Wednesday, November 4, 2009
PDI and Outliers
Although the title of chapter seven, “The Ethnic Theory of Plane Crashes” appears disengaged from the previous ones, as Malcolm Gladwell begins to narrate the activities of a tragic Korean Air flight, readers get a sense of how the interactions between pilots and co-pilots relates to the larger discussion of cultural legacies. Gladwell posits that some airplane crashes can be linked to the modes of communication, and lack thereof, among the officers within the cockpit.
In addition to pointing out that airplane crashes are the result of a combination of several factors, Gladwell identifies Geert Hofstede’s concept “Power Distance Index" (PDI) – a measuring system “concerned with attitudes toward hierarchy, specifically with how much a particular culture values and respects authority” – as a crucial issue for understanding why, for example, pilots from some nations may have been at a cultural disadvantage for effective and essential communication in an airplane cockpit.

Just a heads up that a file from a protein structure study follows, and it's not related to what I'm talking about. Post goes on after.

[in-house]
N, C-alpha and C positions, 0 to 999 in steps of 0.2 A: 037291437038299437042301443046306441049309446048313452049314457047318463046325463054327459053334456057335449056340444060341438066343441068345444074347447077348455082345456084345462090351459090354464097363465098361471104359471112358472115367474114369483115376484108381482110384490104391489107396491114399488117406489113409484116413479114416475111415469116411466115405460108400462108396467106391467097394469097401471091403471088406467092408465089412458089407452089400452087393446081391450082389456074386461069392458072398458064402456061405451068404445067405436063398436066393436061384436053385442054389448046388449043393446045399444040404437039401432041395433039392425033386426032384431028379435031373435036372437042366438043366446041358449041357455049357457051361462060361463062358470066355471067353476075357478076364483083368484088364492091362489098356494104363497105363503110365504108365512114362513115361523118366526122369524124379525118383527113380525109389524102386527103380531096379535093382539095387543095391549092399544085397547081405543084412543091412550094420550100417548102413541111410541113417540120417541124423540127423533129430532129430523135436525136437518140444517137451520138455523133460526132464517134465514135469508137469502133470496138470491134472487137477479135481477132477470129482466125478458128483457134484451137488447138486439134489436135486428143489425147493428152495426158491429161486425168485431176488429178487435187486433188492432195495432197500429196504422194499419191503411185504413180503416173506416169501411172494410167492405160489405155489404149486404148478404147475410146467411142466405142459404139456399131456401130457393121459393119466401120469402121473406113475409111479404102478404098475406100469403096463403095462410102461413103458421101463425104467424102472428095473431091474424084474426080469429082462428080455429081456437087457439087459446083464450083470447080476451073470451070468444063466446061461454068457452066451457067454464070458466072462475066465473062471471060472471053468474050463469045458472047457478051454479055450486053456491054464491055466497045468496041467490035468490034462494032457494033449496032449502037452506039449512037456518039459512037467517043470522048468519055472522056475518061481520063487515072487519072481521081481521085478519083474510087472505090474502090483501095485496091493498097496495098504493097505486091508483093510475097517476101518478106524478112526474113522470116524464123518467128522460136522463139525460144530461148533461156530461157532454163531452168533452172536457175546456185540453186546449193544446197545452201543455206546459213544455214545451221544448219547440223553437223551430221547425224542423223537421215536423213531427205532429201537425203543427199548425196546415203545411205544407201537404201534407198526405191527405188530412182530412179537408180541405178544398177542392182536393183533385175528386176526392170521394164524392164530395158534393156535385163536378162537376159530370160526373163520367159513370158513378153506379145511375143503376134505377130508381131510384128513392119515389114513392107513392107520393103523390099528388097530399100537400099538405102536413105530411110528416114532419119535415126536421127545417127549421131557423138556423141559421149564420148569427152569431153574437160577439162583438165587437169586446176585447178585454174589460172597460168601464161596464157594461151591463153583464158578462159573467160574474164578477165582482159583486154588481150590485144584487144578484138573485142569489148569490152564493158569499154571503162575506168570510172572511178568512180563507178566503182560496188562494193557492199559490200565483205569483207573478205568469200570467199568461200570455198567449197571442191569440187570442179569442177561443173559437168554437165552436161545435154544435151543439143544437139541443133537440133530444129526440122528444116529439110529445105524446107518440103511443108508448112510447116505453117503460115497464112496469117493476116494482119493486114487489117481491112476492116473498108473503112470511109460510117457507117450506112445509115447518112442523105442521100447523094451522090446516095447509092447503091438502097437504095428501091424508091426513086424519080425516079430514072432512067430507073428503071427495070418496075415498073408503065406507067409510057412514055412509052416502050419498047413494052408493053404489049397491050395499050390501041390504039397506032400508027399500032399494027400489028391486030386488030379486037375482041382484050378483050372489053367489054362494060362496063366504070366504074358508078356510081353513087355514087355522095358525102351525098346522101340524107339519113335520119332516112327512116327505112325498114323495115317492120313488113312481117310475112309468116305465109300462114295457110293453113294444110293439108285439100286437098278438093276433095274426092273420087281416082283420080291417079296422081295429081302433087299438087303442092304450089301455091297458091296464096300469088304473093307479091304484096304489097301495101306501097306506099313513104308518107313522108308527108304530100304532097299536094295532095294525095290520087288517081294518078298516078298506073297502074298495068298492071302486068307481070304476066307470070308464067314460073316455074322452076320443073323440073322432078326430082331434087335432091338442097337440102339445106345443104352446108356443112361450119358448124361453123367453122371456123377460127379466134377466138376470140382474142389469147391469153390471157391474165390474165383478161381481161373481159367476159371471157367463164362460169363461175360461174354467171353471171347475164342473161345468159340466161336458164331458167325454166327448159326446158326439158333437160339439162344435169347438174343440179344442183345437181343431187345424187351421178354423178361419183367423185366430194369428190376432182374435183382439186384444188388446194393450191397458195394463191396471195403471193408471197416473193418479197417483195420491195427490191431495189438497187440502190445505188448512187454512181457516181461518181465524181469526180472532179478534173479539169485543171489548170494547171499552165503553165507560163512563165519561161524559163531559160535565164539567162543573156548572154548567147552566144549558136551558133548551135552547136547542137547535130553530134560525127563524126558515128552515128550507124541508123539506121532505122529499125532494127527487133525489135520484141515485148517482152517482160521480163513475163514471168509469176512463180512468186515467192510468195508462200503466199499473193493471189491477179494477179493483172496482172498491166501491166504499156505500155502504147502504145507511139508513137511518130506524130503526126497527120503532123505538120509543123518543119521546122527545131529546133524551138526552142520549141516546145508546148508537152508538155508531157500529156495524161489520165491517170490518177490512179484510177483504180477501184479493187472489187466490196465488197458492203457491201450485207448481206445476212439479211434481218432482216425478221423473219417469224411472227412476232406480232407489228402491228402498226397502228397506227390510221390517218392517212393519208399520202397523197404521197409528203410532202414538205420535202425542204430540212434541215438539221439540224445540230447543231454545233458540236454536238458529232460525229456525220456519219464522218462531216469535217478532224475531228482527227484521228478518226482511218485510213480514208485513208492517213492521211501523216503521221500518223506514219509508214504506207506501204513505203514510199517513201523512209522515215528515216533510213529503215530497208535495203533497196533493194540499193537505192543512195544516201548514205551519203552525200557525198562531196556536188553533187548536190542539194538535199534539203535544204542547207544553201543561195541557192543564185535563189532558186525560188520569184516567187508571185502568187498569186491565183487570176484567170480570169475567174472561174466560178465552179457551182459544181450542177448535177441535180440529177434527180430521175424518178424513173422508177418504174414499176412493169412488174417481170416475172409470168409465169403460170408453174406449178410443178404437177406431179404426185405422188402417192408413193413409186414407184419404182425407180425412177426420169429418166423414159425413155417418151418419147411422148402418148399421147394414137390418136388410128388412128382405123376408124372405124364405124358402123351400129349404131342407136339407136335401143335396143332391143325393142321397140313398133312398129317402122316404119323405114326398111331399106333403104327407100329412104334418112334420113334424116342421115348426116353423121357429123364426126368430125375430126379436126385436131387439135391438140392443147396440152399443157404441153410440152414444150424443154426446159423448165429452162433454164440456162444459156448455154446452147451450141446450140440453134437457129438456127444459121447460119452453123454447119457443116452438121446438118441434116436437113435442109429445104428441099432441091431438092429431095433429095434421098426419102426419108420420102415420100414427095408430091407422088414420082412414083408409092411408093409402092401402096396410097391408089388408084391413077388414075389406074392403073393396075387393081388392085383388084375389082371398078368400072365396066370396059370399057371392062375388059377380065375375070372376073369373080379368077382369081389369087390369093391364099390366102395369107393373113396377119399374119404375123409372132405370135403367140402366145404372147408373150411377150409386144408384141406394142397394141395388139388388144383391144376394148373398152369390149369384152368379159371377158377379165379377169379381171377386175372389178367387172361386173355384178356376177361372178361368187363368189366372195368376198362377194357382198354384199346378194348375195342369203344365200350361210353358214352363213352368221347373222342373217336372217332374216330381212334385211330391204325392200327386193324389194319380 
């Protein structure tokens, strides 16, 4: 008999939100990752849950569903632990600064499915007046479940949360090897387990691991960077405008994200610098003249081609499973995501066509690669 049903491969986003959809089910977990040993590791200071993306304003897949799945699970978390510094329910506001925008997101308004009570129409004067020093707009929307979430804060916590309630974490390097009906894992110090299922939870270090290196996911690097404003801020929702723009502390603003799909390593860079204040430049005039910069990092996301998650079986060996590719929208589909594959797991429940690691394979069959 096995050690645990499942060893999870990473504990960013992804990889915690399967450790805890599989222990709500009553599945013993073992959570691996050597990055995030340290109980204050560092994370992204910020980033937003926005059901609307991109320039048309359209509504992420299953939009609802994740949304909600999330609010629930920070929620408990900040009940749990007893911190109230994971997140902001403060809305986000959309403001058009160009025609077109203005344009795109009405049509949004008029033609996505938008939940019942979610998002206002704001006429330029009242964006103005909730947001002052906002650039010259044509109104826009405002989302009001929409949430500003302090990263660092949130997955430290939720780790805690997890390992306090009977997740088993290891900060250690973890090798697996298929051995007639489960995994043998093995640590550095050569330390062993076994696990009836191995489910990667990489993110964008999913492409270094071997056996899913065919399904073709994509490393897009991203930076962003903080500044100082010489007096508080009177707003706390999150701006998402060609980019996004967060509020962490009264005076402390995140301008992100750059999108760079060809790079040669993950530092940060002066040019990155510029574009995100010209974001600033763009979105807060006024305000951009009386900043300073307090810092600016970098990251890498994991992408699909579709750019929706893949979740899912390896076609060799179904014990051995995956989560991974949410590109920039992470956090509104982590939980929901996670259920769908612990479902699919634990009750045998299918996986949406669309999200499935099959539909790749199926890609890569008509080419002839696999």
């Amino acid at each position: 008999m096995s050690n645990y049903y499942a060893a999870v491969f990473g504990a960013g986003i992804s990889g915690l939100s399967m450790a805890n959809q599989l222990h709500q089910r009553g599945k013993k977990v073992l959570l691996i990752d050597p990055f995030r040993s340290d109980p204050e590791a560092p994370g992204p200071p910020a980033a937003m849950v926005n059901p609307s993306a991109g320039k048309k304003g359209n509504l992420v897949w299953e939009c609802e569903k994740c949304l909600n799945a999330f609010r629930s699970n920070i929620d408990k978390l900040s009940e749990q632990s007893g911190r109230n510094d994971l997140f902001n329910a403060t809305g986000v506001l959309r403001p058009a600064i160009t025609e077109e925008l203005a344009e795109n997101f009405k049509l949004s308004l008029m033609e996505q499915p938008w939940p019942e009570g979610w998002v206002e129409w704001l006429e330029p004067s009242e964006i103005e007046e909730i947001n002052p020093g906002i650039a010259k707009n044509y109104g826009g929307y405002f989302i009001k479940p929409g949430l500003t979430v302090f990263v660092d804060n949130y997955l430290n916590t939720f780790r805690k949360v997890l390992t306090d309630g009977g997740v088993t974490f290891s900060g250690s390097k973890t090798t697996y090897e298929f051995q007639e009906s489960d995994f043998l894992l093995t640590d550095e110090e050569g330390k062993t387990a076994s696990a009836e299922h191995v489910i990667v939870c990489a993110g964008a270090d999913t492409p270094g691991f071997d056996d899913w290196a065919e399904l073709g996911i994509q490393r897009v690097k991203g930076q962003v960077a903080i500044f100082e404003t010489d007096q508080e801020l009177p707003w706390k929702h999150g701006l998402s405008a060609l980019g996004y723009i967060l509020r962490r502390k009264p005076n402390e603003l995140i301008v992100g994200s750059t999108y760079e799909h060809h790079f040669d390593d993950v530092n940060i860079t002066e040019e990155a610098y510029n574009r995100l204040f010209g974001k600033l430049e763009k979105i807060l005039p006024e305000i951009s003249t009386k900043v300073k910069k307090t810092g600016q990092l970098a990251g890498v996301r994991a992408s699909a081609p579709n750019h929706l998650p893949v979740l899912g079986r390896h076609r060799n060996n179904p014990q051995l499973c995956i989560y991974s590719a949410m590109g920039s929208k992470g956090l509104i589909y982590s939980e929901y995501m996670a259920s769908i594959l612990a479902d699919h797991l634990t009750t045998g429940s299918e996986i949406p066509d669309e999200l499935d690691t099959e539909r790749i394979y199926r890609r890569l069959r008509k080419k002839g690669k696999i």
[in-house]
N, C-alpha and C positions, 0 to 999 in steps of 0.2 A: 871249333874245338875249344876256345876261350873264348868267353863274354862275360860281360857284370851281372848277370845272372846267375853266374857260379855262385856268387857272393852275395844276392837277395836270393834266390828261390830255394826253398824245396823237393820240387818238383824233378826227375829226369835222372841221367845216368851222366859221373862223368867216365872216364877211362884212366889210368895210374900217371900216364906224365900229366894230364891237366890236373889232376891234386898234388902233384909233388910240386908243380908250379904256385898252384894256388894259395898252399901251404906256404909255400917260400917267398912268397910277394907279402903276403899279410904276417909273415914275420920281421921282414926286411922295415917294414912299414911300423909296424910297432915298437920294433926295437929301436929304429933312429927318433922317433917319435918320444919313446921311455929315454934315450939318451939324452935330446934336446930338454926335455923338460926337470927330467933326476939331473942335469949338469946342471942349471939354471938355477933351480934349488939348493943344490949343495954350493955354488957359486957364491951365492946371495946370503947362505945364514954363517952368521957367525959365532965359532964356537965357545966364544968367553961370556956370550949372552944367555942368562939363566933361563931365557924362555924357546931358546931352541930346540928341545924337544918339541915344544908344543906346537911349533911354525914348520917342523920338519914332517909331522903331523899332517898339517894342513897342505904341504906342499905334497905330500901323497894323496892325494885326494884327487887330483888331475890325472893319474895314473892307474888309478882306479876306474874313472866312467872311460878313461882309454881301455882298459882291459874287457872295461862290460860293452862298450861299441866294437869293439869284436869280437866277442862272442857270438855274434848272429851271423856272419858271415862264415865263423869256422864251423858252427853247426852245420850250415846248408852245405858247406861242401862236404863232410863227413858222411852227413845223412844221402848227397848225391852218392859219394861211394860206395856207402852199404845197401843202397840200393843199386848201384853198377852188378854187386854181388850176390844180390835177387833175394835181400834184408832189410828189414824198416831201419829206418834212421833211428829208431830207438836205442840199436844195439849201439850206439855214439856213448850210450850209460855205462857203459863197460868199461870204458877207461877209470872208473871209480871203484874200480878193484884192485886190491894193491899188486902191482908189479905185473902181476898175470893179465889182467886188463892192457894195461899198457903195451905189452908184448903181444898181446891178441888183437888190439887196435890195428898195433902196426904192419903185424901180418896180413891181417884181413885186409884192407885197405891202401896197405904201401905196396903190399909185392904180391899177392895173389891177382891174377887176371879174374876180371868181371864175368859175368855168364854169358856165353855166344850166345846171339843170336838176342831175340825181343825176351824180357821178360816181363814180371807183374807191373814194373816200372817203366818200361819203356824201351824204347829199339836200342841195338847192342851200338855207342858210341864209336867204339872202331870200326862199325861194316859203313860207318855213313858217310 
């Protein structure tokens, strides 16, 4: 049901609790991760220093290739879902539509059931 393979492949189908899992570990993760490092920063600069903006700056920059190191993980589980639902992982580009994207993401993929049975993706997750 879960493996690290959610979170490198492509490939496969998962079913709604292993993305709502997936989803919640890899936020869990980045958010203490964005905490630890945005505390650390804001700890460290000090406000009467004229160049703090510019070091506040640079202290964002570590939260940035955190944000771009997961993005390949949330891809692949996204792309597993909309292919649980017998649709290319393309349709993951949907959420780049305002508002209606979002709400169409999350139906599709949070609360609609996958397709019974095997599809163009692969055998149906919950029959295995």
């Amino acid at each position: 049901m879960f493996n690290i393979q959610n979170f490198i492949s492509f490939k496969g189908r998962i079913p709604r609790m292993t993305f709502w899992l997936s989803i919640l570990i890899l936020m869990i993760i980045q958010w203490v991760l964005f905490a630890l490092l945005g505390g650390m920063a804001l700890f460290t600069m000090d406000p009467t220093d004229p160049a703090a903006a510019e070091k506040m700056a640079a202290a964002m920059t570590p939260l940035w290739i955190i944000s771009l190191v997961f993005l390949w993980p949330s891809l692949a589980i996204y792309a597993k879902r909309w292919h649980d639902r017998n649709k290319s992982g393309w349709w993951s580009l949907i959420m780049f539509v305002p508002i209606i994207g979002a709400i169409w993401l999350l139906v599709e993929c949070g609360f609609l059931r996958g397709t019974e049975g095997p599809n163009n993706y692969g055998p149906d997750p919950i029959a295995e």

For those us concerned with academic failures and not only airplane crashes, perhaps we should take a closer look at communication problems and PDI in our immediate context. What is one important way that PDI or a distinct mode of communication comes into play positively or adversely concerning how students here at SIUE interact with professors or the university in general? What makes the issue you address so important to academic success of failure?